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Why a 'Probabilistic Approach' Could be the Answer to the Cross-Device Crisis

Why a 'Probabilistic Approach' Could be the Answer to the Cross-Device Crisis

In the early 21st century, digital marketers had it relatively easy. Desktop browser cookies were the de facto method of reaching consumers with relevant messages, and the practice worked well enough. But as a result of the explosion of smartphone and tablet adoption in the past decade – environments that are primarily cookie-less – times are tougher as consumers use an increasing number of devices throughout their days. 

The Internet Advertising Bureau (IAB) recently found that the average UK household now owns 7.4 devices that are able to connect to the internet. In such a fragmented, multi-device world, it has become increasingly difficult for brands to seamlessly reach consumers as they work, play, research, shop and socialise across devices. Most savvy marketers realise this problem and combat it with digital campaigns across computers, tablets, and smartphones, as well as between web and app environments.

This has resulted in consumers becoming moving targets for programmatic marketers. Today, we are endlessly followed from site to site by ads that don’t care if we’ve already made a purchase, already viewed the ad and not engaged, or if we even fit the target market. Marketers know this, but too often choose to fight the problem by employing a so-called “spray and pray” tactic across every channel available to them – a silo-based approach that is far from ideal. These brands are still reaching devices, not consumers, and the only way to solve that problem is with a truly accurate and scalable cross-device solution.

The best interest of all involved

But there is another way to come at this cross-device conundrum. Facebook, Google, and other platforms that ask users to log in and provide information are known as deterministic. This approach to data collection gives an intimate picture of users across all our devices. Once we’ve agreed to Facebook’s terms of service, for example, we consent to marketers using our information in order to reach us across the entire Facebook Audience Network – which includes external sites and apps such as Instagram.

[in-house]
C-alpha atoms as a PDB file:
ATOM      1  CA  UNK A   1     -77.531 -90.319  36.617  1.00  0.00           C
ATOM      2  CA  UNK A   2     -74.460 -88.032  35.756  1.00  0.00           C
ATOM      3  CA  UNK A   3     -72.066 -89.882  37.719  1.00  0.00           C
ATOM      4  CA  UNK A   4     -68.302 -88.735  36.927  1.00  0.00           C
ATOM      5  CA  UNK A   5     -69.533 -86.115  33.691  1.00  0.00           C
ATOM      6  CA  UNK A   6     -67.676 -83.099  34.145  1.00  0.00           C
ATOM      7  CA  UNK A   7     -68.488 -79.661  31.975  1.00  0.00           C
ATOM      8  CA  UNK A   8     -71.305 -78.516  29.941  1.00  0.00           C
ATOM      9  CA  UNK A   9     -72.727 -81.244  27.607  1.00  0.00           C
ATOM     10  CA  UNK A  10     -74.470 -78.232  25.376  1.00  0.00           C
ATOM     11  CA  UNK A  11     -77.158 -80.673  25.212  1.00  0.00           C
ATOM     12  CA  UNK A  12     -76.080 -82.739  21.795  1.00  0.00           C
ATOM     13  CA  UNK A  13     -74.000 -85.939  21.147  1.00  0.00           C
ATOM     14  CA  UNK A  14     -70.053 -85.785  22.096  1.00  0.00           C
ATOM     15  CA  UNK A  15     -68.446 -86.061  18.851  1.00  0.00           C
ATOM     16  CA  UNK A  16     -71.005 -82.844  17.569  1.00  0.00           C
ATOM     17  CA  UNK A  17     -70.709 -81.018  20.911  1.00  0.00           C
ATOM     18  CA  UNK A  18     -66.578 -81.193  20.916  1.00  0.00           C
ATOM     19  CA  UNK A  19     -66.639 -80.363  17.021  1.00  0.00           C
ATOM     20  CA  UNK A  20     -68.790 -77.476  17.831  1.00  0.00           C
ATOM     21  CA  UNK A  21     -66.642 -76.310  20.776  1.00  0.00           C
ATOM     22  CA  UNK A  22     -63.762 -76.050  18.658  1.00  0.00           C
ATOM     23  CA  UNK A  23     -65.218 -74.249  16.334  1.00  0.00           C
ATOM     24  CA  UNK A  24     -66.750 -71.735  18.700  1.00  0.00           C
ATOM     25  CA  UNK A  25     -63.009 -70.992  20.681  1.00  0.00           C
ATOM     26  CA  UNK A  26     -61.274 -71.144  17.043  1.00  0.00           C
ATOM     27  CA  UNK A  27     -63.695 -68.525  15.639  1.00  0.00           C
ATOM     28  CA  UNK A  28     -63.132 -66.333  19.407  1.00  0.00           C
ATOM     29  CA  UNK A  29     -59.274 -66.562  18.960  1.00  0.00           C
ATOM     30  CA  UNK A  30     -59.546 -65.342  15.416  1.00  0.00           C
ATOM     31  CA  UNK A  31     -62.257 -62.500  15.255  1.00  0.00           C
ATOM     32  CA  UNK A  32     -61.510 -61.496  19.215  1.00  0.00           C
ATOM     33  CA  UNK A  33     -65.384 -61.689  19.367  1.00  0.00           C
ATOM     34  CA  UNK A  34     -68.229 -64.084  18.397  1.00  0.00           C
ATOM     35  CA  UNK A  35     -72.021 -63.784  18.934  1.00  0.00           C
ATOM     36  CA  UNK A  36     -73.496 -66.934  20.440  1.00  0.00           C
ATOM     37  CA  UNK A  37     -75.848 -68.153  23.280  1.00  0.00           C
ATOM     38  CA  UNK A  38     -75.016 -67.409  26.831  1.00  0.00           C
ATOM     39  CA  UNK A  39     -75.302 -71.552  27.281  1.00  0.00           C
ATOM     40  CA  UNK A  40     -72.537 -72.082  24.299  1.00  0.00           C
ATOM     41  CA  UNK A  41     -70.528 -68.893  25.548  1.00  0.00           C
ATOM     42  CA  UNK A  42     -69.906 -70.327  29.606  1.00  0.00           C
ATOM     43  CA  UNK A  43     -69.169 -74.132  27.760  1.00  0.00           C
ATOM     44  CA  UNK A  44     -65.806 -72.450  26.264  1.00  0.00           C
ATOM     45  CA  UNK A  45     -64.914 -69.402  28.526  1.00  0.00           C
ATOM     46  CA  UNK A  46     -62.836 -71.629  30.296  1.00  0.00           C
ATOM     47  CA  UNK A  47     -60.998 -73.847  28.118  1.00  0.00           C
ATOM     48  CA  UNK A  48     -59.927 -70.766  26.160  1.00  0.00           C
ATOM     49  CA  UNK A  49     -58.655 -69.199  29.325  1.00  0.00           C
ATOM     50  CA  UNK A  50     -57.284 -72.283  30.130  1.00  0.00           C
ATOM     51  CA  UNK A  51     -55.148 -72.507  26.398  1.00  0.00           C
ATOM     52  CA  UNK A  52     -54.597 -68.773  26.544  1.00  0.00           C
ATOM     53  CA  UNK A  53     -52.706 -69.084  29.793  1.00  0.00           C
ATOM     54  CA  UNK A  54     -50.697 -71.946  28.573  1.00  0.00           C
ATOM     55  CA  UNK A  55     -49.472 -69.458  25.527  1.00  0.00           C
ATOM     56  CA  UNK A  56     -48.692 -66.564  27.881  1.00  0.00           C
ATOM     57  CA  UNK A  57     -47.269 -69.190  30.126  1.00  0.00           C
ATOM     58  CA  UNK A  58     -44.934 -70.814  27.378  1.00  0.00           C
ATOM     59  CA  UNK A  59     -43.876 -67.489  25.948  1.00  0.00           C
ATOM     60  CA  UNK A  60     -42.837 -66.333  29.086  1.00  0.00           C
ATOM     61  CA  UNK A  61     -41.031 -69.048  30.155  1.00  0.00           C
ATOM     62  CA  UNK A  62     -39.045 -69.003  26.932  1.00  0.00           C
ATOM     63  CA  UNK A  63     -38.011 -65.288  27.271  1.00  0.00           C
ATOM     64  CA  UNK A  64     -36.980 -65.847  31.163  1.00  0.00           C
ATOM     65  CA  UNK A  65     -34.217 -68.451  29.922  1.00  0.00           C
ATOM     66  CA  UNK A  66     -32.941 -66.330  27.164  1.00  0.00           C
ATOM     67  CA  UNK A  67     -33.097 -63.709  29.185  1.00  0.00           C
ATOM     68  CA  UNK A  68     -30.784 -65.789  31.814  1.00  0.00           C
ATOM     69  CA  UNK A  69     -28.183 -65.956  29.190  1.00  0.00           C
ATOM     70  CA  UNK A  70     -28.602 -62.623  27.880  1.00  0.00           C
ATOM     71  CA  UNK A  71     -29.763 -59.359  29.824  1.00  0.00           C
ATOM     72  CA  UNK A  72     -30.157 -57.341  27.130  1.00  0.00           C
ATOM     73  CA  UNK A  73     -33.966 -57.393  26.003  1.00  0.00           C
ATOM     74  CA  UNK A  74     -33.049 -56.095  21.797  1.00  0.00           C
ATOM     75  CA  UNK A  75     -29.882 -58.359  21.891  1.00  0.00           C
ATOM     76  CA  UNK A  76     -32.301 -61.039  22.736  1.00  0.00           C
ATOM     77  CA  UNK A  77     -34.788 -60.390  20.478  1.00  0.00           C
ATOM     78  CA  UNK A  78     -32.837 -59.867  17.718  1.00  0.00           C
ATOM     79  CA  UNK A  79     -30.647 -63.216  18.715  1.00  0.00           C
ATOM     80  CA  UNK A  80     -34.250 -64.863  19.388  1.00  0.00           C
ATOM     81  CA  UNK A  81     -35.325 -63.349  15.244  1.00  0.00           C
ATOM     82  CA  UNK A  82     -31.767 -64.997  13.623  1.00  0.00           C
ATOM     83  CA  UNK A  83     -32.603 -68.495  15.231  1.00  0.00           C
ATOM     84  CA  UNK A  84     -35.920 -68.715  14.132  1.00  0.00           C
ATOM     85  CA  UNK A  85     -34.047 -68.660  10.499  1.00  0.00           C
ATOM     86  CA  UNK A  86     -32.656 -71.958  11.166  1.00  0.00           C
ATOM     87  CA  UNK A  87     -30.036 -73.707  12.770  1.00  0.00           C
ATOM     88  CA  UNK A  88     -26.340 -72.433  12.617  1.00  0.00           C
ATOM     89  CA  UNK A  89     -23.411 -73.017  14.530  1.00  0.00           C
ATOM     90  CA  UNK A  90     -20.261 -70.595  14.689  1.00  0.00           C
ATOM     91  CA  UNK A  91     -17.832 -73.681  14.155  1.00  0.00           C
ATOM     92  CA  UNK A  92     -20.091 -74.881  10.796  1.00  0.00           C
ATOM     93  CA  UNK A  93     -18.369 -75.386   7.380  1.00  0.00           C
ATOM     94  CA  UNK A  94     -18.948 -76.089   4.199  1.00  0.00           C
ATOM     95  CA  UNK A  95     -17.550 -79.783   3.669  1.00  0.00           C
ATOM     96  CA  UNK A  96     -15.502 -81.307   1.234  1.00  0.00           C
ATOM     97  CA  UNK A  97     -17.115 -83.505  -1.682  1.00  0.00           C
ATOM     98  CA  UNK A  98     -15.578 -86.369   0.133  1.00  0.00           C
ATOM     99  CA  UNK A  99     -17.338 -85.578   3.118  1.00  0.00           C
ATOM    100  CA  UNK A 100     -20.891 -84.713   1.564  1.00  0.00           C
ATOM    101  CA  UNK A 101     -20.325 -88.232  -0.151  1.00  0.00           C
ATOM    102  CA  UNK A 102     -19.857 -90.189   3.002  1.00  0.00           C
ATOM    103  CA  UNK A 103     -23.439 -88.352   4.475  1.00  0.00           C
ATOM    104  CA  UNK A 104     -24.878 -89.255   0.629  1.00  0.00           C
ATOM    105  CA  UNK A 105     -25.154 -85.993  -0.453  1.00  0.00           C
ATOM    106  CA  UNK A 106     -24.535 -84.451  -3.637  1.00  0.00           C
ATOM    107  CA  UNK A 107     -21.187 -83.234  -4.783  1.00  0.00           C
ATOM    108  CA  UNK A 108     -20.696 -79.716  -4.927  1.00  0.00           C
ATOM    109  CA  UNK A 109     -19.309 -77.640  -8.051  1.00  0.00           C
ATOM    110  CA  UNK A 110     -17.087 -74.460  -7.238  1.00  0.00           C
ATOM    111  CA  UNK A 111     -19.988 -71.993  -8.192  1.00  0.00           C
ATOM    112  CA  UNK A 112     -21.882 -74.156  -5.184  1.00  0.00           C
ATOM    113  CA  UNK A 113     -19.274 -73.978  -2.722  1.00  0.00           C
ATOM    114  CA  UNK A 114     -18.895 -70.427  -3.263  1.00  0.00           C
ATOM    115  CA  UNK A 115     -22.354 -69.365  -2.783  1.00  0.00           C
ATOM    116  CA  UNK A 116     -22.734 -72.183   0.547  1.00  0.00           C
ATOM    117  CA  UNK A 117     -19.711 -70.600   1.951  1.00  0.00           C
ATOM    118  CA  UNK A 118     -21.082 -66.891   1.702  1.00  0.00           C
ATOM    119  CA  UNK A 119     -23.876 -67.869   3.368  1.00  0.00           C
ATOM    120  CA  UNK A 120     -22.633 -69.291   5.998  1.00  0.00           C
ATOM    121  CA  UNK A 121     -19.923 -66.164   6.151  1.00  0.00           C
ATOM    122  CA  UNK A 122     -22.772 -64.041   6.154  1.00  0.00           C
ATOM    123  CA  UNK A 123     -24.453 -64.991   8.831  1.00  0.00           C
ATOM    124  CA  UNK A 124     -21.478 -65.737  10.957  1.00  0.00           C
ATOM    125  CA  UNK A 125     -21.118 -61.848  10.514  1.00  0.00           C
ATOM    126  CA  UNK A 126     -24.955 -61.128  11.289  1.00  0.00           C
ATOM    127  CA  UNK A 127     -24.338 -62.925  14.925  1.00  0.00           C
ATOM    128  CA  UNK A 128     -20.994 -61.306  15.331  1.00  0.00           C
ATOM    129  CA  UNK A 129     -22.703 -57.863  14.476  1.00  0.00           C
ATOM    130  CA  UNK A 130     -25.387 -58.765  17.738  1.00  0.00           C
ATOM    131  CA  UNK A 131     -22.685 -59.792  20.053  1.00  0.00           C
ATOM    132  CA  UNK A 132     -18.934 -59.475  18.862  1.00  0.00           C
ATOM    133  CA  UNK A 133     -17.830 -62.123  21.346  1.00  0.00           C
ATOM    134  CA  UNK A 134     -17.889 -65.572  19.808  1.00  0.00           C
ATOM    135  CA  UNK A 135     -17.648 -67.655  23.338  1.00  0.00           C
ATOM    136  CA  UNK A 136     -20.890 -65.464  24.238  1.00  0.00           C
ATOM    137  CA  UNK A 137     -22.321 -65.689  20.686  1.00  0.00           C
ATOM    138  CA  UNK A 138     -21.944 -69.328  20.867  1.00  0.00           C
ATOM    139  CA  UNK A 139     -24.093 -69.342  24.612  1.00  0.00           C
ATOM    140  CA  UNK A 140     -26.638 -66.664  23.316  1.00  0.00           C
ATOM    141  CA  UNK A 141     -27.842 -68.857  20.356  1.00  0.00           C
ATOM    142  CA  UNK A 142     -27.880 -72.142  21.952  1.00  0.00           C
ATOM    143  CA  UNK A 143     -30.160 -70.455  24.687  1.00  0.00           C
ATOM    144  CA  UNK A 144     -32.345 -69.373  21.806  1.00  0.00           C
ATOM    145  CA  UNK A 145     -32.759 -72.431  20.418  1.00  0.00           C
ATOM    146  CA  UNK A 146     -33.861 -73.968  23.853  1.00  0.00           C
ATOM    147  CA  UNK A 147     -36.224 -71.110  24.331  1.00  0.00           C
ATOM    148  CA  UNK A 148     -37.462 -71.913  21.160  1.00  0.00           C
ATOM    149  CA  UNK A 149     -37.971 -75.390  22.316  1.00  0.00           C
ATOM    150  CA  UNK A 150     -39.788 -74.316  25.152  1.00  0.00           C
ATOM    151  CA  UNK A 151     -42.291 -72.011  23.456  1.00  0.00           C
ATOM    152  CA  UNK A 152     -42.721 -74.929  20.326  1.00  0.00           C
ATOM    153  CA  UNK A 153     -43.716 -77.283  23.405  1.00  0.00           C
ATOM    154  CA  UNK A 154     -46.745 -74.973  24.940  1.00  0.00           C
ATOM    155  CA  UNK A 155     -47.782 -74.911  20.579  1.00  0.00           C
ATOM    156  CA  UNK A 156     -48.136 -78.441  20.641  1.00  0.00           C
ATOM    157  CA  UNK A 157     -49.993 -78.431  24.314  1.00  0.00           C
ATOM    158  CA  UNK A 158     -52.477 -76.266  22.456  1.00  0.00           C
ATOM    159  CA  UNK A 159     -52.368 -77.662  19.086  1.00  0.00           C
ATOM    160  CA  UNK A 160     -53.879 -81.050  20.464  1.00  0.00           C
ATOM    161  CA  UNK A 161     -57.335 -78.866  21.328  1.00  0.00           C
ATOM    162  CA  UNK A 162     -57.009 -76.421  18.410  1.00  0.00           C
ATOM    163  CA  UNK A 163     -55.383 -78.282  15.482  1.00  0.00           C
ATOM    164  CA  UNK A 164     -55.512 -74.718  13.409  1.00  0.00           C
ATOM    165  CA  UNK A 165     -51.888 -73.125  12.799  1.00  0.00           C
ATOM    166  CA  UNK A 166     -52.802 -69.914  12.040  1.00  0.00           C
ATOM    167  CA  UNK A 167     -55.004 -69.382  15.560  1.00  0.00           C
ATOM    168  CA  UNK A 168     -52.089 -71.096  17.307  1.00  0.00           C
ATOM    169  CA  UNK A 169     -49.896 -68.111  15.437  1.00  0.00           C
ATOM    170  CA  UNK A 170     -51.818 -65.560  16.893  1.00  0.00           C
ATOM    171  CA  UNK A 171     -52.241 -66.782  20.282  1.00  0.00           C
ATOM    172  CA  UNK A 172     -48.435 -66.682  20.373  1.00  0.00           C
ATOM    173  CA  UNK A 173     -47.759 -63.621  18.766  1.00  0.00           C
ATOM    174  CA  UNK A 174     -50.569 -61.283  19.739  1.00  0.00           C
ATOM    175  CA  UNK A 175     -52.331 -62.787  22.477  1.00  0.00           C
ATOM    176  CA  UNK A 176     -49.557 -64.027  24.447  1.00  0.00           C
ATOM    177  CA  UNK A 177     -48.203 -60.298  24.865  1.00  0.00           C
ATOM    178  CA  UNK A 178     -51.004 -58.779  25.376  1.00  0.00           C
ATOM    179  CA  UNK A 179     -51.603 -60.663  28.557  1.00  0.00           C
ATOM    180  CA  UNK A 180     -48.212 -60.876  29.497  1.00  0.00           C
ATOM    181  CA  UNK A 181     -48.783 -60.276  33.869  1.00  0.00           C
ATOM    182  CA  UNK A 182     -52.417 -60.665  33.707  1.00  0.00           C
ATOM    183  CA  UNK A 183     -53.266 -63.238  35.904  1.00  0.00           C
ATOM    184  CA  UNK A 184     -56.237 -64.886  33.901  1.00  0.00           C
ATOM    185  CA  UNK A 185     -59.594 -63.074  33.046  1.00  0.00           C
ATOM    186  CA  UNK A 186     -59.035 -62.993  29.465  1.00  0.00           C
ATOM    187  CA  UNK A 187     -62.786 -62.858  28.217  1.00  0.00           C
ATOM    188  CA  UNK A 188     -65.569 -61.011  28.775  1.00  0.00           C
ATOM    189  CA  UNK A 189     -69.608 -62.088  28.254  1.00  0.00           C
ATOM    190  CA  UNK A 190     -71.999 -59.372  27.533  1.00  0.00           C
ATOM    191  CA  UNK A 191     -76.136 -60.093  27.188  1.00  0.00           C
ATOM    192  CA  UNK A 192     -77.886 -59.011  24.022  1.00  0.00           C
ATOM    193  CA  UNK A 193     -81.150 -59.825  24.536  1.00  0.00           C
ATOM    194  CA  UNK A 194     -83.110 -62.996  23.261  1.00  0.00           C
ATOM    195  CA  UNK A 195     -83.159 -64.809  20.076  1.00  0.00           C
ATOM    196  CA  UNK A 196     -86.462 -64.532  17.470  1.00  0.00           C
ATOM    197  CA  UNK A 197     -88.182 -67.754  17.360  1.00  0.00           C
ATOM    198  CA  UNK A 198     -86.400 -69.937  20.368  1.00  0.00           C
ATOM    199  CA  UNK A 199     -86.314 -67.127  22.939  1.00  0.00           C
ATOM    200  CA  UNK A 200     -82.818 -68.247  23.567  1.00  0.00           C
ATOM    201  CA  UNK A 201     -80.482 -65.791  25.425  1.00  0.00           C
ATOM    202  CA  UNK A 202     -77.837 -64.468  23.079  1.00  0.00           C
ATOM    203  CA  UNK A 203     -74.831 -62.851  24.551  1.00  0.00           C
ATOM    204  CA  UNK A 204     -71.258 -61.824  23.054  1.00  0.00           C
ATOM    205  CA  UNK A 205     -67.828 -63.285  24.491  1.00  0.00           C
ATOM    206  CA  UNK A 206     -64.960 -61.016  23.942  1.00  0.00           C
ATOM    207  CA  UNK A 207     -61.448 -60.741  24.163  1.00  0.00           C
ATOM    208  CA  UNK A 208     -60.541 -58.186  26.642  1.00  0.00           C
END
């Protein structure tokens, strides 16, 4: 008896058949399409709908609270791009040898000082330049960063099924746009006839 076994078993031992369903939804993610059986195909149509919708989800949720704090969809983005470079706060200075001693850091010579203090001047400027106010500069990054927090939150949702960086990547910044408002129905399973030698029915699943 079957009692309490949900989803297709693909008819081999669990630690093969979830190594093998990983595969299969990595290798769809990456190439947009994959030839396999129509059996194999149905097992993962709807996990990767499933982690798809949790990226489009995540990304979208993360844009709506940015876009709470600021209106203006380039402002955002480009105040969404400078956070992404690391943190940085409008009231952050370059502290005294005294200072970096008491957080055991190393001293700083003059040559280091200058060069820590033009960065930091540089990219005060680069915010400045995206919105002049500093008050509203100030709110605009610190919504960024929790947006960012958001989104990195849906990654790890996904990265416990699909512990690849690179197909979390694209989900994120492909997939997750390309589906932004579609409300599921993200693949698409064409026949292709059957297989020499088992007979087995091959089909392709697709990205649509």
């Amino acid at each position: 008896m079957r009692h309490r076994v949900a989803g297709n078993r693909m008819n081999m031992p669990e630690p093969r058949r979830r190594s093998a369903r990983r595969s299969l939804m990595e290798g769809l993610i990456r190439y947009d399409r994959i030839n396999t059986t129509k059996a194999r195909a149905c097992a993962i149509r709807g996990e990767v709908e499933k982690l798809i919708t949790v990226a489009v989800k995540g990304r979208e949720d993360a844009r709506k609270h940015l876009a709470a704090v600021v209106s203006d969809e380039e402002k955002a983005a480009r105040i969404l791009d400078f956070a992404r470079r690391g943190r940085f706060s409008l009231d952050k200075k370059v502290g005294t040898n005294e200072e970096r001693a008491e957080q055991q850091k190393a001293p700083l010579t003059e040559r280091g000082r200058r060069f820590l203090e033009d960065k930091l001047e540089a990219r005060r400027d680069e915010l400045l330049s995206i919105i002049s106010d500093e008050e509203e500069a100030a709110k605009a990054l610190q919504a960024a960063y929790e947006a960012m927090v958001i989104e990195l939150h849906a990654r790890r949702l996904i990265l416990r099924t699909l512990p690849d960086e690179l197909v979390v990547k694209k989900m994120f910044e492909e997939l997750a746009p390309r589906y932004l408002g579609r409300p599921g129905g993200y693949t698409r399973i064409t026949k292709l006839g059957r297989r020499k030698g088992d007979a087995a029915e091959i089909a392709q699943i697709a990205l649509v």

Enhanced personalisation is the Holy Grail for marketers and brands wishing to target users in a more granular way, but we need to ensure this is done with both marketers’ and consumers’ best interests in mind. Deterministic solutions are potentially limited in scale to a solution’s particular user-base, and rarely do marketers get to own the customer relationship – it’s through the intermediary platform.

The viable alternative to these walled gardens is to take a probabilistic approach, which we see as a way of using technology to democratise cross-device data for the rest of the web. This involves collecting non-permanent, user-resettable identifiers – such as browser cookies and device IDs – then correlating the different data points to predict device ownership, demographic information, interests, and other attributes. Other areas such as stock markets (predictions), meteorology (weather forecasting), and healthcare (how certain drugs will affect the body) also benefit from the probabilistic approach.

A race to the bottom

Consumers’ devices are connected via these various observations and signals, and the resulting understanding of consumers and devices can not only be over 97% accurate, but available for marketers at large scale – in many cases larger than those walled-garden environments I referred to above. Probabilistic approaches mean relevant ads can be served to consumers across the internet and across devices, without relying on login data.

With deterministic practices, corporations take our email addresses, phone numbers, birthdays and other details, and give all this to marketers for use in building data-driven campaigns. While this is the trade-off made for using so-called “free” services online, unfortunately we’re seeing less and less of the value delivered back to consumers, as publishers are in a race to the bottom to monetise their inventory. 

Digital marketing is an obvious application for cross-device solutions, allowing sectors such as automotive, retail, online travel, and others to benefit from better targeting, measurement, and true path-to-purchase reporting. The industry has its focus firmly on a data-driven future, something that is clearly here to stay with programmatic ad spend up 233% in the past year across Europe, and cross-device technology has a key role to play. 

There is also a role that probabilistic technology solutions have beyond this – we see great opportunity in helping publishers and e-tailers as they seek to deliver more relevant experiences for their customers. While the dream of being able to reach consumers across devices has mostly resulted in a retargeting-fest across all of our devices with little regard for frequency-capping, or whether we’ve really engaged with an ad, I believe this is the year for change. It’s time marketers took consumers into account, rather than devices. After all, it’s us as consumers that buy things and engage with brands – not our devices.


Nimeshh Patel

Nimeshh Patel

Nimeshh leads all strategic efforts for Drawbridge in the EMEA market. He is a former Chief Operating Officer at AOL Europe, where he played an instrumental role in restructuring the business. Nimeshh holds an MBA (distinction) and M-Eng in Aeronautical Engineering from Imperial College, London.

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